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Today’s News - Wednesday, January 24, 2018

●  An investigation into a fire in Mumbai that killed 14 held the architect and interior designers responsible; now, a serious effort is afoot to require licensing for interior designers to "help weed out people who do not have adequate training or expertise."

●  Green talks to Van Valkenburgh, who makes the case for placing the Obama Presidential Center in Chicago's Jackson Park - criticism that the Center will destroy Olmsted & Vaux's landscape is incorrect.

●  As lobby demolition gets underway, Municipal Art Society Chair MacLear makes the case for why Johnson's AT&T Building "is worthy of the greatest respect and most careful preservation. The current owners owed New York City more than a cheap dodge to achieve their ends."

●  Politicians are getting behind a proposed bridge linking Scotland and Northern Ireland: while Boris Johnson's suggestion to build a bridge across the English Channel "was largely met with ridicule by industry figures, Alan Dunlop's proposal is gaining momentum."

●  Heverin of Zaha Hadid Architects hits back at critics of the firm's "breakthrough" two-tower, mixed-use scheme in London, "dubbed a 'two-fingered salute' by opponents" for a number of reasons.

●  On a brighter note, AS+GG's Uptown Dubai project taps Rockwell as the interior architect for one of the two super-talls.

●  Gibson has a great Q&A with "hip hop architect" Michael Ford re: the importance of black musicians like Kanye West and Pharrell Williams' involvement in architecture and improving diversity in the profession, and his Urban Arts Collective initiatives that includes 400 Forward to increase the number of black women licensed architects in the U.S.

●  Perkins+Will merges with Schmidt Hammer Lassen Architects ("technically an acquisition" - SHL will retain its name - for the time being).

●  Brasilia closes Latin America's largest rubbish dump, with plans "to employ the pickers at new 'triage' centers," but locals are none too happy: "The closure will impact families living in an adjacent community started by scavengers that has an estimated 40,000 inhabitants."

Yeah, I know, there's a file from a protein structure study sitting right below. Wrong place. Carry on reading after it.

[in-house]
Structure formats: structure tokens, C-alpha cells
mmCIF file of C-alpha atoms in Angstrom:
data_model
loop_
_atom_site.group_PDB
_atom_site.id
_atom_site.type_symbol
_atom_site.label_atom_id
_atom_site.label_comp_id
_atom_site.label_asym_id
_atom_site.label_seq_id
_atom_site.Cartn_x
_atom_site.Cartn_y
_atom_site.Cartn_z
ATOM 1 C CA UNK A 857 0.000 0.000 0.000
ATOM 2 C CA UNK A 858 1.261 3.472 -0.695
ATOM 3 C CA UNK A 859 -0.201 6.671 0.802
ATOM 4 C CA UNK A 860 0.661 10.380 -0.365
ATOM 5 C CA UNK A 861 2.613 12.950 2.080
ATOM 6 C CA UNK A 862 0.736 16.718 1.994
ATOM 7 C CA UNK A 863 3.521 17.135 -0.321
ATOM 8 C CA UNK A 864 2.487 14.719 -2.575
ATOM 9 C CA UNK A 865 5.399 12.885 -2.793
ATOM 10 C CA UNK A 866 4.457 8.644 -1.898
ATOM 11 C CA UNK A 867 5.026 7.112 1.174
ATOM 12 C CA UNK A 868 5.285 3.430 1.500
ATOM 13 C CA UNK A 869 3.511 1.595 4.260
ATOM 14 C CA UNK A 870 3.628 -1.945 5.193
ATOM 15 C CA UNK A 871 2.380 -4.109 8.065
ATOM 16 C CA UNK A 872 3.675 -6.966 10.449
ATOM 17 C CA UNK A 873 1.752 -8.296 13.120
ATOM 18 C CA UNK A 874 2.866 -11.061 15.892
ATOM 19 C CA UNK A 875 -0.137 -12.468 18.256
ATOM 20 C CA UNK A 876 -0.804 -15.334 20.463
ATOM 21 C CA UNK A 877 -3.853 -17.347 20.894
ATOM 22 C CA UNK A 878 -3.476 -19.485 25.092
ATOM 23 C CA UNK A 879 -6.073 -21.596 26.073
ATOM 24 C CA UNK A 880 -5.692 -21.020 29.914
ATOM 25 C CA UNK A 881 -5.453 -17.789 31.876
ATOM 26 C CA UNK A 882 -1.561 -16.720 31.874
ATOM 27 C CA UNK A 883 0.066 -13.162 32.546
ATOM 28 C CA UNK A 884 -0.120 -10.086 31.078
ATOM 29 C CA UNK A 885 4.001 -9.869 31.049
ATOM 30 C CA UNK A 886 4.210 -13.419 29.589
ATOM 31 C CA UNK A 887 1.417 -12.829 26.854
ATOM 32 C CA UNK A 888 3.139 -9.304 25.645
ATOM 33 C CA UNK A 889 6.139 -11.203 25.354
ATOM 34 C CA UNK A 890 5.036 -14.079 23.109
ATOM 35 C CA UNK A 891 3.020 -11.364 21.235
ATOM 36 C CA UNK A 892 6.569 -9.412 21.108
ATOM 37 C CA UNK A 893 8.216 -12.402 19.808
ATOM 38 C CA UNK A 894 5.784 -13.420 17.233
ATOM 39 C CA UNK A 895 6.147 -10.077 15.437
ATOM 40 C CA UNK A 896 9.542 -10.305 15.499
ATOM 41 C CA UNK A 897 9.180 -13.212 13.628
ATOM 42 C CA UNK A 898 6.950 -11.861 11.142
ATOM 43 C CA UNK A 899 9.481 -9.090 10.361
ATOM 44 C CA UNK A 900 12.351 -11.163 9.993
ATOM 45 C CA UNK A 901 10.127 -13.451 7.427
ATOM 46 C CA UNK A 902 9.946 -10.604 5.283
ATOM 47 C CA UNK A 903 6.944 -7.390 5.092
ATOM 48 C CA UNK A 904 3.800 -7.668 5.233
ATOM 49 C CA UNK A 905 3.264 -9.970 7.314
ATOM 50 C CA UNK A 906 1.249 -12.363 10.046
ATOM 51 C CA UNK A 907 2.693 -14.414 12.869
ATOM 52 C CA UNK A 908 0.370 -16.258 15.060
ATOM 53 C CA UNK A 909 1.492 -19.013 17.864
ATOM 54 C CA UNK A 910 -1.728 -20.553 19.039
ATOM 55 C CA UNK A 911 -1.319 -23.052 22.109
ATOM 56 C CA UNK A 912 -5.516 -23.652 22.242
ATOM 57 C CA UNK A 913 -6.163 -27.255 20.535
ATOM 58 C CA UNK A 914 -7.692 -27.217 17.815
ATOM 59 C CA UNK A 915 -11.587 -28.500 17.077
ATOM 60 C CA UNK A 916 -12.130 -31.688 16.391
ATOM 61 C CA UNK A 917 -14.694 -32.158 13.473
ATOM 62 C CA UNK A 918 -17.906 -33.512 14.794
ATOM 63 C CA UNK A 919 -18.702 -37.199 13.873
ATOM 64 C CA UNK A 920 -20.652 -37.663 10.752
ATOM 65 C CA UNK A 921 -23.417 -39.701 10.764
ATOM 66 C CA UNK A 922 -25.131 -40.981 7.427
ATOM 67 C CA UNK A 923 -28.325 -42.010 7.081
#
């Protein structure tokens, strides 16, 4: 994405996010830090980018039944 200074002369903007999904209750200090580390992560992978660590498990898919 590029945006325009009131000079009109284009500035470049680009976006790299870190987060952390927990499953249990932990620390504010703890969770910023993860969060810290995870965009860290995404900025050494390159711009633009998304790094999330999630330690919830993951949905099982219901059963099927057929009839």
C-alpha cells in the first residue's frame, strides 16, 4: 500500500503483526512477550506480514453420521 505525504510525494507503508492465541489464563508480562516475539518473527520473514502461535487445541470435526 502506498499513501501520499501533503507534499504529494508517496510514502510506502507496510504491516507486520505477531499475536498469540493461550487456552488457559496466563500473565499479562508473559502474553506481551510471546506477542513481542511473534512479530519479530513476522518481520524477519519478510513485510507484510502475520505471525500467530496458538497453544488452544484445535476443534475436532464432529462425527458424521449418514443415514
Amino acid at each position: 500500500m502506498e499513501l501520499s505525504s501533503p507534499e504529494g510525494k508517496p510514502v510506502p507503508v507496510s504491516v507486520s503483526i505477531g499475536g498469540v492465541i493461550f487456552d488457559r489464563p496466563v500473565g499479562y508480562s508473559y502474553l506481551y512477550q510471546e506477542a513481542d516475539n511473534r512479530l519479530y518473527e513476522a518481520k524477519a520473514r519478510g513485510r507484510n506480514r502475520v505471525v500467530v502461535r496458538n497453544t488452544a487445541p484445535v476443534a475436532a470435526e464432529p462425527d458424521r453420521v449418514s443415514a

●  One we couldn't resist - having nothing to do with architecture, but the headline was irresistible: "Camels banned from Saudi Arabia beauty contest over Botox."

It's all about housing (of the affordable kind):

●  Misra parses a study that looks at "where Amazon HQ2 could worsen affordability the most" among the finalist cities: they "are likely to see a greater strain on their housing market - the cities that are tripping over each other to sweeten their offerings" need to seriously consider the economic and social costs.

●  Moore imagines a "blueprint for British housing in 2028": It is not "a utopian dream - the tools are here now. Alongside these ingenious, bottom-up approaches there is something government can do: wield a great British invention - council housing" (great read!).

●  Murphy cheers Swenarton's "Cook's Camden," a "definitive account" of the council housing "designed 50 years ago for a progressive London borough that remains a potent symbol of the achievements of postwar social democracy."

●  Abello tells the fascinating tale of how San Francisco's Mission District "took equitable development into its own hands" - it involves more than just affordable housing.

●  St. Hill cheers Farrells' Gorleston Street project in London: the Hammersmith site proves that "affordable housing can be light, open, generous and nuanced."

●  Boeri's Trudo Vertical Forest in Eindhoven, the Netherlands, is "the very first 'vertical forest' to be used in social housing."

●  London-based Outpost wins the RIBA Gasholder Bases National Competition with an affordable housing scheme for decommissioned gasholders, with a nifty round-up of similar projects by H&deM, Bell Philips, and WilkinsonEyre (cool!).

●  To help ease Hong Kong's housing crisis, James Law Cybertecture proposes using very large concrete water pipes as low-cost, stackable micro homes slotted into gaps between buildings ("potentially more flexible" than Framlab's hexagonal sleeping pods designed to attach to NYC's buildings to house the homeless).


  


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